- The Washington Times - Tuesday, June 25, 2002

STRASBURG, Va. Jeane Dixon's crystal ball was sometimes clear, sometimes murky. But the curator of a new museum dedicated to the famous astrologer is convinced of her gift.

"I started out as a rational skeptic," said John Schreiner, who sorted through boxes of Mrs. Dixon's papers and personal effects to organize the museum, which opened last month. "But some of these predictions are so frighteningly accurate that you can't just write it off as a lucky guess."

Mrs. Dixon, who died in 1997, was best known for predicting the Kennedy assassination. A 1956 article in Parade magazine is on display at the museum: "As for the 1960 election, Mrs. Dixon thinks it will be dominated by labor and won by a Democrat. But he will be assassinated or die in office."

Witnesses insisted she also predicted Robert Kennedy's assassination, visiting the Ambassador Hotel a week before his 1968 death and telling people that a tragedy at the hotel would prevent him from becoming president.

In 1978, she predicted that "a future president will be implicated in misconduct, and even worse than misconduct," in 1999, the year of President Clinton's impeachment trial. She also predicted in 1968 that Richard M. Nixon would be implicated in a wiretapping scandal, "but it will show him as a sincere man and will help his public image."

Still other predictions ended up flat wrong. She said in 1956 that Indian Prime Minister Jawarhalal Nehru would be ousted he served until his death in 1964. She predicted Fidel Castro would be overthrown and that the Soviets would be first to the moon.

The museum documents it all, including writings and books by Mrs. Dixon's skeptics. It is part scholarly, with a reading room to browse through some of the predictions, and part personal, with an extensive collection of Mrs. Dixon's belongings, including one of her crystal balls and a heavily marked-up book of Nostradamus' predictions.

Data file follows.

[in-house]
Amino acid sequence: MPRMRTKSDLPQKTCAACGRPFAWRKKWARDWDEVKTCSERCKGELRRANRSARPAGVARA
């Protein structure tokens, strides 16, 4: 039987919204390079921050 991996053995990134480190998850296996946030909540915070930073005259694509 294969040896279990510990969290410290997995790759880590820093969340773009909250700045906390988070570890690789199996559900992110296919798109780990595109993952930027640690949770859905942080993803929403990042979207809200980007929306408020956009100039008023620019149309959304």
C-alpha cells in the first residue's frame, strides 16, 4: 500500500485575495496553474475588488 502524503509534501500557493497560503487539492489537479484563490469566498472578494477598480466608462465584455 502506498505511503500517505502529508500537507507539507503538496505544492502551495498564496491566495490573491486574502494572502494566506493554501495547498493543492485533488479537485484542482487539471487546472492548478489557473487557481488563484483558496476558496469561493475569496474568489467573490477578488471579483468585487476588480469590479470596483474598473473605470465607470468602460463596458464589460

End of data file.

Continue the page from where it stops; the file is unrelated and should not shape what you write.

Her personal items tilt toward the kitschy, with a collection of slightly gaudy hats and some truly awful oil paintings apparently given by fans. Mr. Schreiner said fans will approach Mrs. Dixon's items in awe; skeptics often will chuckle.

The museum has had only 100 or so visitors in its first few weeks, but Mr. Schreiner and museum director Babs Bodin Melton say it seems to appeal to believers and skeptics alike.

"We haven't been open long enough to get a handle on exactly who our clientele will be," Miss Melton said.

Three other museums run by the nonprofit Wayside Foundation the Stonewall Jackson Museum, Crystal Caverns and the Museum of American Presidents, located below the Dixon museum draw steady visits from school groups. But Miss Melton said developing a school tour for the Dixon museum "kind of has me stumped."

The museum is a testament to Mrs. Dixon's popularity even after waning public fascination with astrology since the 1970s.

Norma Langley, who edited Mrs. Dixon's column at the Star tabloid for more than two decades, said the four issues each year containing Mrs. Dixon's predictions would sell at least 100,000 copies more than usual. They also kept Mrs. Dixon's name in the public eye as supermarket shoppers would see the "Jeane Dixon Predicts" headlines in the checkout aisles.

"She had a deal with the paper that her name had to be above the fold," said Miss Langley, 67, a resident of Rockville. "They wanted to keep her happy."

For each column, the Star would give Mrs. Dixon a list of celebrities for her predictions. But Mrs. Dixon's true love was politics.

"Politics was her strong point. She never missed a presidential election until Clinton," Miss Langley said. "She was always telling me she saw a dark cloud over Clinton's head."

Mrs. Dixon's connections to the Reagan White House were well known. Before the 1980 election, she wrote a column in the Star explaining that Ronald Reagan had never sought her advice. Later, though, she had a falling out with Nancy Reagan, who turned instead to rival astrologer Joan Quigley.

Miss Langley was witness to the clout Mrs. Dixon carried in the Nixon White House. Mrs. Dixon took her to lunch at the White House a few times, and she had some of the personalized Christmas cards Mr. Nixon wrote to Mrs. Dixon.

Miss Langley had no evidence, though, that Mr. Nixon or any other president sought Mrs. Dixon's opinions; instead, Mrs. Dixon always had a "conduit" at the White House to whom she could report any predictions she wanted to relay.

When she died, Mrs. Dixon left many of her belongings to Leo Bernstein, her banker and longtime friend.

Mrs. Dixon had thought Mr. Bernstein, who practices in Strasburg, might be able to sell the items to raise money for his Wayside Foundation.

They decided instead that they had a unique opportunity to tell Mrs. Dixon's story and let visitors decide for themselves about her astrological talents.

"We're not promoting her as a psychic," Miss Melton said. "We just think it's an amazing story."

The museum, at 132 N. Massanutten St. in Strasburg, is open Friday through Sunday now to October. Tours are at 10 a.m. and 2 p.m. Group tours can be arranged at other times. Admission is $8 for adults, $6 for children ages 6 to 17 and seniors.


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